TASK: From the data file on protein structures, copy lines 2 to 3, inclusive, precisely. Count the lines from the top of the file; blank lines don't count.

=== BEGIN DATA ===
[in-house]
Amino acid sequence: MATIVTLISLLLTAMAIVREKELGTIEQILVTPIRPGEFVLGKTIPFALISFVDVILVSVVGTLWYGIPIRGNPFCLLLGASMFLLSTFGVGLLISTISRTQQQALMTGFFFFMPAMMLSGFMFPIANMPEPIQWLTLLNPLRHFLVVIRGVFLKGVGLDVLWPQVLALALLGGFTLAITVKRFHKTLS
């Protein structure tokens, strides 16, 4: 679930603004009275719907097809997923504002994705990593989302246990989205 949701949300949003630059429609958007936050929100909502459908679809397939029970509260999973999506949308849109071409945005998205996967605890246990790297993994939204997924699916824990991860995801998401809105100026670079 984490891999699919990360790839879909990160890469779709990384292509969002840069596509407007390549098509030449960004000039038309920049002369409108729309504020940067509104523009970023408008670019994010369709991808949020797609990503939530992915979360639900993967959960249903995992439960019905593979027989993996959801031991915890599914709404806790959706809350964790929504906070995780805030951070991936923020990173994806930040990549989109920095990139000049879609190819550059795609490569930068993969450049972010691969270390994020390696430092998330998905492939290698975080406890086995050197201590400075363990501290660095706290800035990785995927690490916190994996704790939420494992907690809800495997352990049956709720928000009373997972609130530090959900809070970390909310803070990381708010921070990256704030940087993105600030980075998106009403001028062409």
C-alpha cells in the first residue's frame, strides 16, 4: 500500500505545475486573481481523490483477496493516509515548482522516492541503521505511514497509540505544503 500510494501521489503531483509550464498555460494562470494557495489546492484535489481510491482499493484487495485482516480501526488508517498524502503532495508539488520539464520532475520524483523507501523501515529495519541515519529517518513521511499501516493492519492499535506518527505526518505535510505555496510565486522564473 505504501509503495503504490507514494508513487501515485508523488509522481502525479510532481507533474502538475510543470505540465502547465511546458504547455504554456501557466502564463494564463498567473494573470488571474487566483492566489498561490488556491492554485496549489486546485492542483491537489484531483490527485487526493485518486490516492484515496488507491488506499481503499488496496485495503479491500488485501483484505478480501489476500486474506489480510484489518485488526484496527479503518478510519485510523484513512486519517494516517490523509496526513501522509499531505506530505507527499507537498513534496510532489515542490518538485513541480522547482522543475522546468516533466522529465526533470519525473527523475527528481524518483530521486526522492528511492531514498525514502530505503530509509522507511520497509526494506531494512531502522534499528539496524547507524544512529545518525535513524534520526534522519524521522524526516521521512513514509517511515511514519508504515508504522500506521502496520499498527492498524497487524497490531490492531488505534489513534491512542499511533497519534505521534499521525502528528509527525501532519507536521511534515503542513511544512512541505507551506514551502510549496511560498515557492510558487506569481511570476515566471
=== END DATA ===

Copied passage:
Amino acid sequence: MATIVTLISLLLTAMAIVREKELGTIEQILVTPIRPGEFVLGKTIPFALISFVDVILVSVVGTLWYGIPIRGNPFCLLLGASMFLLSTFGVGLLISTISRTQQQALMTGFFFFMPAMMLSGFMFPIANMPEPIQWLTLLNPLRHFLVVIRGVFLKGVGLDVLWPQVLALALLGGFTLAITVKRFHKTLS
């Protein structure tokens, strides 16, 4: 679930603004009275719907097809997923504002994705990593989302246990989205 949701949300949003630059429609958007936050929100909502459908679809397939029970509260999973999506949308849109071409945005998205996967605890246990790297993994939204997924699916824990991860995801998401809105100026670079 984490891999699919990360790839879909990160890469779709990384292509969002840069596509407007390549098509030449960004000039038309920049002369409108729309504020940067509104523009970023408008670019994010369709991808949020797609990503939530992915979360639900993967959960249903995992439960019905593979027989993996959801031991915890599914709404806790959706809350964790929504906070995780805030951070991936923020990173994806930040990549989109920095990139000049879609190819550059795609490569930068993969450049972010691969270390994020390696430092998330998905492939290698975080406890086995050197201590400075363990501290660095706290800035990785995927690490916190994996704790939420494992907690809800495997352990049956709720928000009373997972609130530090959900809070970390909310803070990381708010921070990256704030940087993105600030980075998106009403001028062409």